Four years into its existence, Cydan Development, New Enterprise Associates’ orphan drug startup accelerator, has notched its first big win. Vtesse, the first company to emerge from Cydan, has been sold in a deal valued at $200 million.
Sucampo Pharmaceuticals (NASDAQ: SCMP), a Rockville, MD-based maker of a drug to treat various bowel conditions, will acquire Vtesse for $170 million in cash and 2,782,678 shares of Sucampo, which closed at $11 apiece on Friday. Vtesse’s shareholders—New Enterprise Associates (NEA), Alexandria Real Estate Equities, Bay City Capital, Pfizer Venture Investments, and Lundbeckfond Ventures—could also get royalties on sales if Vtesse’s experimental drug, VTS-270, ever reaches the market. The drug candidate is designed to be a potential treatment for the rare genetic condition Niemann-Pick Type C1 disease, which mostly affects children.
Companies developing drugs for rare childhood diseases also get a lucrative “priority review voucher” from the FDA if they’re successful. These vouchers, which speed up the review of a drug, have sold for as much as $350 million. Vtesse’s stockholders would get a share of the sale proceeds if VST-270 is approved and Sucampo gets, and sells a voucher.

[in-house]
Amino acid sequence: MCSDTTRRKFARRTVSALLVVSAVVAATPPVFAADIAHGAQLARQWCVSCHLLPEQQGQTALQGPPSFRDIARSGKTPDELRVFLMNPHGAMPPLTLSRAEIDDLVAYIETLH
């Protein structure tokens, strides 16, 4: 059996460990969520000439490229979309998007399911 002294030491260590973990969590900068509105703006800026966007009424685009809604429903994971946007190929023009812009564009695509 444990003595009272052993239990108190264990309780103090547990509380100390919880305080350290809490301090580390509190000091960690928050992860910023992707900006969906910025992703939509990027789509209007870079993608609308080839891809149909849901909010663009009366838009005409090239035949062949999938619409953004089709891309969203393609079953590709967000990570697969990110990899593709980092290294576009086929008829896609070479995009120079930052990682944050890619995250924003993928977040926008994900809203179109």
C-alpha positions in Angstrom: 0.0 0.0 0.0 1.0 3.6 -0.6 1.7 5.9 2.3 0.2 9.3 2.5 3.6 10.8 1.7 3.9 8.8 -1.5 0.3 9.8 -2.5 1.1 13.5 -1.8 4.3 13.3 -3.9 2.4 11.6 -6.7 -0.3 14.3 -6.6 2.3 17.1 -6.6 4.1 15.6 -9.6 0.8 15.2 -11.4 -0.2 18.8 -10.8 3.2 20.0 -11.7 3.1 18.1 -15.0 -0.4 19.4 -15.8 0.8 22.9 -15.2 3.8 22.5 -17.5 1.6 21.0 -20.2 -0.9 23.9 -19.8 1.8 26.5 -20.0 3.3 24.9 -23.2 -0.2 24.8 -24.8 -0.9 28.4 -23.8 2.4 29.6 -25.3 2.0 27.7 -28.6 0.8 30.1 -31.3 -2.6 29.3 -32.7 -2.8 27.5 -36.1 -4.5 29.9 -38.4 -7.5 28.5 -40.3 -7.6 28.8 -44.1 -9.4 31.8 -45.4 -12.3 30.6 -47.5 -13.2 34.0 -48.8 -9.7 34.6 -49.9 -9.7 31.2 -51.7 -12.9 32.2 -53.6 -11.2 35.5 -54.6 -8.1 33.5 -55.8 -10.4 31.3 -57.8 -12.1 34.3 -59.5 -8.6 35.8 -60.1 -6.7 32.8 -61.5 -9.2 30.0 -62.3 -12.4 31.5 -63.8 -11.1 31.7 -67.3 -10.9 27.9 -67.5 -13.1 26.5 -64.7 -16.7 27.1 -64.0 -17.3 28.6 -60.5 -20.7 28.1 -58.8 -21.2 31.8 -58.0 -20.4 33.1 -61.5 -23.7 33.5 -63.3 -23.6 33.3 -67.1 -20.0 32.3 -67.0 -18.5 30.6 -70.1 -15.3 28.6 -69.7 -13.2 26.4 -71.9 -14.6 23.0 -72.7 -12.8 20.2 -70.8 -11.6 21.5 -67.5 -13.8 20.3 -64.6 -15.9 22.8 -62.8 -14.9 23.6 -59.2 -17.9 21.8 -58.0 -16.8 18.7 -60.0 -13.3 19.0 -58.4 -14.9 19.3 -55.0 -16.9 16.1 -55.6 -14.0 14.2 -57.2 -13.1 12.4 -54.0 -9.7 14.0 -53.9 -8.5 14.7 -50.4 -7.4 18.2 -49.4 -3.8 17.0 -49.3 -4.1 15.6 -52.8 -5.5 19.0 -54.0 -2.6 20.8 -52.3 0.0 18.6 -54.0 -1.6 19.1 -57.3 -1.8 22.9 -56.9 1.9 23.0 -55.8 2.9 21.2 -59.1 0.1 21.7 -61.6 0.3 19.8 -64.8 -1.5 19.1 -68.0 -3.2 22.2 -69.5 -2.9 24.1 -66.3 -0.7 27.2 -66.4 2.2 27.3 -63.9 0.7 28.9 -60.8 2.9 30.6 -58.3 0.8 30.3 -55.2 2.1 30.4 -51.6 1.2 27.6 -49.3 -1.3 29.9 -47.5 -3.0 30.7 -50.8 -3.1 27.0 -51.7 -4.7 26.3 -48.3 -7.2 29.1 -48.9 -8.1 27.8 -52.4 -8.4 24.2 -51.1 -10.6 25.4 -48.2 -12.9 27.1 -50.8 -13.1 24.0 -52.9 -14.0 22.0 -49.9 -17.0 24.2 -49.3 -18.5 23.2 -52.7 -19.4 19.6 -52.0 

Vtesse’s shareholders plan to set aside an unspecified portion of the proceeds from selling the company to set up a foundation devoted to Niemann-Pick research. Sucampo will match its contributions.
Niemann-Pick type C1 is a progressive and deadly genetic disease that affects 2,000 to 3,000 people across the globe, causing an abnormal buildup of cholesterol in the brain, liver, and spleen. The disease leads to developmental and neurological problems like ataxia. There are no approved treatments in the U.S., though Actelion Pharmaceuticals’ miglustat (Zavesca), a pill that helps slow disease progression, is available in 46 other countries around the world (the drug was rejected by the FDA in 2010 but is approved in the U.S. for a different rare disorder, Gaucher’s disease).
VTS-270, meanwhile, is specifically meant to deal with the neurological problems caused by Niemann-Pick by stopping the excessive cholesterol buildup in the brains of patients. The drug, administered through an intrathecal injection, is already in its final clinical trial, with results expected in the middle of 2018.
The deal is the first big stamp of validation for Cambridge, MA-based Cydan. Venture firm NEA hatched Cydan four years ago to scour the globe for possible rare disease drug candidates gathering dust elsewhere, funnel them into companies, and push them forward with the help of a small team of experts. Cydan got the backing of Pfizer, Alexandria, Bay City, and Lundbeckfond to help fund the effort along with NEA. Vtesse, started in January 2015, and sickle cell disease drug developer Imara, launched just over a year later, are its first two projects.
VTS-270 was being tested in a National Institutes of Health-sponsored Phase 1 study (here’s more on that from the Wall Street Journal). Vtesse licensed the experimental drug from the NIH. Cydan got Imara’s drug from Danish pharma firm H. Lundbeck A/S.
The “optimal outcome” for these startups, Cydan CEO Chris Adams told Xconomy in 2016, is a buyout. Here’s more on the thinking behind that strategy.